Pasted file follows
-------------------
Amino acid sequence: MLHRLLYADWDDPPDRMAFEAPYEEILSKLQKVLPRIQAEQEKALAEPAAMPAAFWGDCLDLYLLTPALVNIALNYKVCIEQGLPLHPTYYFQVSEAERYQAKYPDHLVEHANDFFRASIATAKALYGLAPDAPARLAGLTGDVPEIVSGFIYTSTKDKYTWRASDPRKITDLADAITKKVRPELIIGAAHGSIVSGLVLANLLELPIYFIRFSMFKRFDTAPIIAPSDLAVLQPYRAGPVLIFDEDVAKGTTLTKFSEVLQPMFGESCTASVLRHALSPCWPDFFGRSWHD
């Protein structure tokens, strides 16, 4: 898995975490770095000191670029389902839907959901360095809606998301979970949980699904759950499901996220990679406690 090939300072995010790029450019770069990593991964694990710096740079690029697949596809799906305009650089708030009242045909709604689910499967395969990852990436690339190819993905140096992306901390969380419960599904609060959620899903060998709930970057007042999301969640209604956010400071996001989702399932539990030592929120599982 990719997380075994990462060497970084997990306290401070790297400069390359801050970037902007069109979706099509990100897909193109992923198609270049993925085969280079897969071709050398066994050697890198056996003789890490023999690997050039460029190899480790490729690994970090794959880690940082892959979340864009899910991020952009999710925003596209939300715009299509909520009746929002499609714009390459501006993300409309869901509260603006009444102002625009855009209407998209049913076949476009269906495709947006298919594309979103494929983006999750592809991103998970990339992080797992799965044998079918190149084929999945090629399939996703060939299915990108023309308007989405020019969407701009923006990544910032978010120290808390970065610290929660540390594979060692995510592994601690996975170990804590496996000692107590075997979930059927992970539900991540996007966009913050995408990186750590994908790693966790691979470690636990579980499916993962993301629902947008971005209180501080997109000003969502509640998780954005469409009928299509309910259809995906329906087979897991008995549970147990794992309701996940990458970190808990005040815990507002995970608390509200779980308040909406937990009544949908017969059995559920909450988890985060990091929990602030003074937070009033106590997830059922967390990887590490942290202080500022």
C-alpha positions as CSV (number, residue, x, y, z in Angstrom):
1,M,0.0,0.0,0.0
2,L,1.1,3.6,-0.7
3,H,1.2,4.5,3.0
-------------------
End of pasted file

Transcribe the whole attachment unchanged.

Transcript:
Amino acid sequence: MLHRLLYADWDDPPDRMAFEAPYEEILSKLQKVLPRIQAEQEKALAEPAAMPAAFWGDCLDLYLLTPALVNIALNYKVCIEQGLPLHPTYYFQVSEAERYQAKYPDHLVEHANDFFRASIATAKALYGLAPDAPARLAGLTGDVPEIVSGFIYTSTKDKYTWRASDPRKITDLADAITKKVRPELIIGAAHGSIVSGLVLANLLELPIYFIRFSMFKRFDTAPIIAPSDLAVLQPYRAGPVLIFDEDVAKGTTLTKFSEVLQPMFGESCTASVLRHALSPCWPDFFGRSWHD
């Protein structure tokens, strides 16, 4: 898995975490770095000191670029389902839907959901360095809606998301979970949980699904759950499901996220990679406690 090939300072995010790029450019770069990593991964694990710096740079690029697949596809799906305009650089708030009242045909709604689910499967395969990852990436690339190819993905140096992306901390969380419960599904609060959620899903060998709930970057007042999301969640209604956010400071996001989702399932539990030592929120599982 990719997380075994990462060497970084997990306290401070790297400069390359801050970037902007069109979706099509990100897909193109992923198609270049993925085969280079897969071709050398066994050697890198056996003789890490023999690997050039460029190899480790490729690994970090794959880690940082892959979340864009899910991020952009999710925003596209939300715009299509909520009746929002499609714009390459501006993300409309869901509260603006009444102002625009855009209407998209049913076949476009269906495709947006298919594309979103494929983006999750592809991103998970990339992080797992799965044998079918190149084929999945090629399939996703060939299915990108023309308007989405020019969407701009923006990544910032978010120290808390970065610290929660540390594979060692995510592994601690996975170990804590496996000692107590075997979930059927992970539900991540996007966009913050995408990186750590994908790693966790691979470690636990579980499916993962993301629902947008971005209180501080997109000003969502509640998780954005469409009928299509309910259809995906329906087979897991008995549970147990794992309701996940990458970190808990005040815990507002995970608390509200779980308040909406937990009544949908017969059995559920909450988890985060990091929990602030003074937070009033106590997830059922967390990887590490942290202080500022």
C-alpha positions as CSV (number, residue, x, y, z in Angstrom):
1,M,0.0,0.0,0.0
2,L,1.1,3.6,-0.7
3,H,1.2,4.5,3.0